- Bullying and discrimination
- Workplace rights
- Health and safety
- Social movements and unionism
We also provide legal assistance to young workers (aged 30 and under) in Victoria experiencing issues in their workplace such as underpayments, dismissals or safety issues.
To find out more, visit our website or call us on 1800 714 754. Follow our young worker campaigns on Facebook.
Young worker injured in explosion
A young worker jumped into the pool of a luxury home on Melbourne's bayside while on fire after an air-conditioning unit exploded this morning. The man, believed to be in his 20s, suffered burns to his face, chest and legs at the Brighton house about 10am. He jumped into the pool to extinguish the flames and stayed there until paramedics arrived. He was taken to The Alfred hospital in a serious but stable condition
Source: The Age
I have been asked whether there is any information on scissors on desks being a potential risk of self harm. I have looked on the WorkSafe website and in Officewise but not found anything preventing scissors being on desks. Thank you.
There is nothing so specific in our health and safety legislation – and I would never expect there to be.
This is because the legislation is what we call 'objective based' – that is, the employer has the duty to provide and maintain, so far as is reasonably practicable, a working environment that is safe and without risks to health. But the law is not 'prescriptive' – that is, it does not mandate HOW this should be done. (see: Duties of Employers) The only exceptions are to do with certain chemicals, such as lead and asbestos.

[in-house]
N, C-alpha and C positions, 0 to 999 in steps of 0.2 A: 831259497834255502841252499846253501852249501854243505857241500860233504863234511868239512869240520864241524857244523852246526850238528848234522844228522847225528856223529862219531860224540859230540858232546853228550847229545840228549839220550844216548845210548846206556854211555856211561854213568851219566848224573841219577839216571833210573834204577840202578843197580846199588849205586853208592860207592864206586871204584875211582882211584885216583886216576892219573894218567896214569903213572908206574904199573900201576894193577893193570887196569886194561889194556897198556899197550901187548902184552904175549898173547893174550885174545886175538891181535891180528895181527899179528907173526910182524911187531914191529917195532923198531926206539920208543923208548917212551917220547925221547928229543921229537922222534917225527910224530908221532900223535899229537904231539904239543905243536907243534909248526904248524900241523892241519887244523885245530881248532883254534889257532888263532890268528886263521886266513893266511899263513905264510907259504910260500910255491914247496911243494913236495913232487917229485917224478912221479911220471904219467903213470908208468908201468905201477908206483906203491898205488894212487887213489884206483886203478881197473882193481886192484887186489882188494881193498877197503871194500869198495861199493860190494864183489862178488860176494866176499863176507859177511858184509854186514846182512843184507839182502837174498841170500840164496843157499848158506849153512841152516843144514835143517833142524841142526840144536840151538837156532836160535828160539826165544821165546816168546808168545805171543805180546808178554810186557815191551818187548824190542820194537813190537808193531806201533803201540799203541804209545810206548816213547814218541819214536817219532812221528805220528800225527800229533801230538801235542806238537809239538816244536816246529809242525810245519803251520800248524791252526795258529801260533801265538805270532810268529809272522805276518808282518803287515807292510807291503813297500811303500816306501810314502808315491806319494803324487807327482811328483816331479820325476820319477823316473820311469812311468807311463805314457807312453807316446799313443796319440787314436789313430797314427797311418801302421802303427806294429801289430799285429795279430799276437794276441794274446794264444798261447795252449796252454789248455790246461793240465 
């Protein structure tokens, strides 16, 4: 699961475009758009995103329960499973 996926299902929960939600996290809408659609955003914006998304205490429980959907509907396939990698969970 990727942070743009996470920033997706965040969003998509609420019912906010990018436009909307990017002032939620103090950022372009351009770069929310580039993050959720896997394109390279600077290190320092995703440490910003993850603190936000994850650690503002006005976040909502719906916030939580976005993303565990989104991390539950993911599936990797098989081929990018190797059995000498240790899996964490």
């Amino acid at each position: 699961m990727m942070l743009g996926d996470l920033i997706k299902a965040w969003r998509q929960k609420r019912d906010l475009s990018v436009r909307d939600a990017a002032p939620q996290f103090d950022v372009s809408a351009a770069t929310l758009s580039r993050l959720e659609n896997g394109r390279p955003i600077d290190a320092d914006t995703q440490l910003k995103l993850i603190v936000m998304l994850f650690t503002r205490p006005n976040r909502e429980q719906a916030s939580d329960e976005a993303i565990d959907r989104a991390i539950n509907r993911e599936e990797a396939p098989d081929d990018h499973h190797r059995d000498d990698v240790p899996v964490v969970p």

Employers, in order to comply with the general duty of care, must regularly ensure that hazards and risks at the workplace are identified, in order to then take action to eliminate them or minimise them so far as is reasonably practicable. So for example, if there is a hole in the floor, then this is a hazard and creates a risk to the safety of employees and others. If practicable, the hole in the floor should be closed. However, in some workplaces, the must be a hole in the floor for work-related purposes.. so it's not possible to fill it in. However, the employer must then take action to reduce the risk – eg by putting up barriers.
Similarly the same would apply to any equipment that might create a risk to workers – be it scissors, staplers, etc. (I've never heard of anyone questioning whether or not scissors should be supplied though.) The relative risk is low, I would think. If the issue is that patients in a hospital or school students may grab the scissors and use them either against staff or on themselves, then that's another matter. In this case, the employer needs to do an assessment of whether there is a risk, and if so, what should be done. This must be done in consultation with affected workers and the HSRs - and then controls implemented. It may be that in certain environments, for example nurses' stations, or teachers' desks, the scissors should be kept out of sight and in a locked drawer.
Please send any OHS related queries in to Ask Renata - your query will be responded to as quickly as we can – usually within a couple of days.
International Women's Day - a week long festival
The WRAW Festival is a week-long celebration coinciding with International Women's Day on March 8th.